Tuesday, May 14, 2013


The non-nutritive sweetener market can never be the same after the run away success of Stevia sugars which are to day marketed as a natural low calorie/ no calorie sweetener globally. The dominance of synthetic sweeteners like Aspartame till the arrival of Stevia offered no choice to consumers with diabetes or those wanting to cut down on calories in their diet but Stevia changed all that and to day it is overwhelmingly being accepted by the consumer with least reservation. Probably attraction to every thing that is natural by the present day consumer society is pulling in more and players intent to develop sweeteners like Stevia. Recent arrival of Monk fruit sugar being made popular among low calories adherents is another attempt to tap this rich market. Like Stevia which has complex steviosides that contribute to sweetness, Monk fruit contains migrosides which have 300 times the sweetening power compared to sucrose. Hot on the heels are others like sweeteners made from the fruits of Oubli grown in West Africa. Here is a take on this emerging development which may have far reaching future implications in the low calorie sweetener market. 

Hot on the heels of the stevia and monk fruit revolution is asweetener derived from the West African fruit of the climbing plant Oubli, Pentadiplandra brazzeana Baillon. Oubli has been long recognized by natives of the Gabon Republic, a sovereign state on the west coast of Central Africa, and Cameroon for its sweetness. The sweet compound is called brazzein, and is an extracellular protein found in the pulp surrounding the seeds of the berry. First isolated as an enzyme by researchers at the University of Wisconsin in 1994, the super-sweet protein is now expressed in bacteria in order to lower the cost of production and eliminate the need for farming. After sequencing the DNA that codes for brazzein, researchers could use bacteria as little cellular factories that churn out the highly sweet protein. The newly formulated final product will be marketed under the name Cweet by Natur Research Ingredients, Los Angeles. Boasting a sweetening power 1,000 times that of sucrose, Cweet is promoted as a natural, easily dissolved and heat-stable sweetener that leaves no aftertaste. Stability at high temperatures makes the sweetener appropriate for baked applications as well as beverages. Since it's a protein, it weighs in at 4 calories per gram, but with a 1,000:1 replacement value for sucrose, it is essentially zero calories.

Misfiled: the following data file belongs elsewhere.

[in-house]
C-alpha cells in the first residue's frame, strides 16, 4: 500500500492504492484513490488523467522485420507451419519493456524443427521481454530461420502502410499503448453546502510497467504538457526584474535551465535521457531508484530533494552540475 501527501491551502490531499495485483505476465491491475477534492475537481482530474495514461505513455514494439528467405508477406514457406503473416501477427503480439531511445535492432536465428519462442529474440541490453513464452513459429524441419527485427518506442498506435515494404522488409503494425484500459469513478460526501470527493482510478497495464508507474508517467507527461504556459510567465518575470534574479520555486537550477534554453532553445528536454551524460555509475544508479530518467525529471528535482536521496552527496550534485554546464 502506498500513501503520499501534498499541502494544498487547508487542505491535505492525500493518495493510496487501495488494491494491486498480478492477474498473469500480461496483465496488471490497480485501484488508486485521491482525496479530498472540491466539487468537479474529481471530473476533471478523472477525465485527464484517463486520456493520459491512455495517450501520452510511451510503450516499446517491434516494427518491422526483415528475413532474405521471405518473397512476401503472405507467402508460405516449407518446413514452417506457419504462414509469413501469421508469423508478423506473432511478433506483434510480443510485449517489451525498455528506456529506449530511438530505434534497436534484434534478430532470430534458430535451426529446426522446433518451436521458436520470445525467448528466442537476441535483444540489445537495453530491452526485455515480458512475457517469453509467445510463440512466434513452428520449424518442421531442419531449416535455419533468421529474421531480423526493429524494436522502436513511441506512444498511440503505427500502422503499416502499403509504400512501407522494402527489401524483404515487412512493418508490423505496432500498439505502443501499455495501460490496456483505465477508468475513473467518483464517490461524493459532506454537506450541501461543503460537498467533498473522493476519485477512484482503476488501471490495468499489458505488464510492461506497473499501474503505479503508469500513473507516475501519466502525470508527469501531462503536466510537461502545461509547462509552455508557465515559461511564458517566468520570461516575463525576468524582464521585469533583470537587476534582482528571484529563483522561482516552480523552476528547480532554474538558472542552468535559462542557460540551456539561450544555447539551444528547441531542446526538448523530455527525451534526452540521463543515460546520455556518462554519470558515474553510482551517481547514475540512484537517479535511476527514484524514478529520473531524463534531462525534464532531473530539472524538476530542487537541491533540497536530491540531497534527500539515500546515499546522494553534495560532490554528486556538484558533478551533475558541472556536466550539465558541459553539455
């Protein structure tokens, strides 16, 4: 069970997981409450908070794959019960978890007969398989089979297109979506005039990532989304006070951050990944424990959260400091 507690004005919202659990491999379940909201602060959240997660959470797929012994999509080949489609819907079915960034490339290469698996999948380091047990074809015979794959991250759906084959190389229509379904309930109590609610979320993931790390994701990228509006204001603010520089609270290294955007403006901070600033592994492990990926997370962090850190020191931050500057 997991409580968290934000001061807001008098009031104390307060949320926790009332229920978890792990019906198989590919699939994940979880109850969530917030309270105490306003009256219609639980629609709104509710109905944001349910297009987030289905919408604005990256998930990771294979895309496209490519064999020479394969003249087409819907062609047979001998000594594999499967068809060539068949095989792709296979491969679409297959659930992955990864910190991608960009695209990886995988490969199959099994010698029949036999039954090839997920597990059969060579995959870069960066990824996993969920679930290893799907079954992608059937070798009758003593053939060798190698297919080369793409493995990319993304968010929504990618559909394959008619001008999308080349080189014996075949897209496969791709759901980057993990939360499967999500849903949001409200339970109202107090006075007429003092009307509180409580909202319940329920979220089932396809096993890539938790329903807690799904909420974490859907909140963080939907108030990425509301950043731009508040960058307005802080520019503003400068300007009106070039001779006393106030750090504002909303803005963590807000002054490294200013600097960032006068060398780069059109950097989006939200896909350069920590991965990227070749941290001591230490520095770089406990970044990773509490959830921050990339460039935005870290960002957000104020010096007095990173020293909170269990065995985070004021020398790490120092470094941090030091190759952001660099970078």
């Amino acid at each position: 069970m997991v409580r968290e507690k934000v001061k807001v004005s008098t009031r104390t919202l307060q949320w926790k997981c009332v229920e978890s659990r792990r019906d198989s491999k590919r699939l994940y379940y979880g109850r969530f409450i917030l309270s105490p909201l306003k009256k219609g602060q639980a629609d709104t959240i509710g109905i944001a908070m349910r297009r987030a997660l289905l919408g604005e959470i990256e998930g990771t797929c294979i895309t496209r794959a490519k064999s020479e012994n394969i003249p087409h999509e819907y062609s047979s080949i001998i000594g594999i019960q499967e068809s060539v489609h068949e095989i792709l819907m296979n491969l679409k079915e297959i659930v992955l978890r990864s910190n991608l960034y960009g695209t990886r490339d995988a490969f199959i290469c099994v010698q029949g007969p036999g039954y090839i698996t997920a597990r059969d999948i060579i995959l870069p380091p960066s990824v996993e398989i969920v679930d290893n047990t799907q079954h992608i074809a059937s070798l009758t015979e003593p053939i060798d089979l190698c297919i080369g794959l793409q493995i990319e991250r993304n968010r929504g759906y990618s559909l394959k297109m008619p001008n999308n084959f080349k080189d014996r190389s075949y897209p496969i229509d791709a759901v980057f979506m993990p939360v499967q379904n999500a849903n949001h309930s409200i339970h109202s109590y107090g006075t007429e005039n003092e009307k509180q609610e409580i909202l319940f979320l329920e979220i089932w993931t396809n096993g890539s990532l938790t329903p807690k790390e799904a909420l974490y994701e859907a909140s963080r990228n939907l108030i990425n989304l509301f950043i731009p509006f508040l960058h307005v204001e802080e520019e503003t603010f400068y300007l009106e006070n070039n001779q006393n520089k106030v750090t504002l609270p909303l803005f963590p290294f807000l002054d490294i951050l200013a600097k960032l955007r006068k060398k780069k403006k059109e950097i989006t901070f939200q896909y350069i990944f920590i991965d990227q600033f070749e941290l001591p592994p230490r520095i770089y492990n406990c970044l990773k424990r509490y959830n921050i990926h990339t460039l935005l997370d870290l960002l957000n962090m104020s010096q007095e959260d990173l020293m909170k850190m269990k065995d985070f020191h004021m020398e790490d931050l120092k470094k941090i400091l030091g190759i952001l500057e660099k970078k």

How far this sweetener will compete with established non-sugar sweeteners is is matter of speculation right now though it does have the potential to become a significant player provided the plant is taken up for cultivation in an organized way. The economics also can pose challenge and the ultimate commercial viability will very much depend on the consumer cost. Though the process of extracting the sweet fraction is rather simple as it is concentrated in the pulp portion that surrounds the berry, still as it becomes popular questions regarding the safety of the product for long term use in humans are bound to be raised. The biggest advantage is that it is the most intense sweetener known so far with a 1 to 1000 sweetness ratio compared to sucrose though it cannot be categorized as a zero calorie sweetener in the strict sense as it does yield about calories per gm but as the quantity required to impart required sweetness in food products is so minuscule that it will not contribute any significant calories to the products. It is necessary that the quest for unveiling many such low calorie sweeteners from natural sources with as high sweetness intensity as possible be continued since sugar cane cultivation is increasingly becoming unsustainable and the population requiring sugarless products for managing obesity and diabetes is expanding rapidly.  


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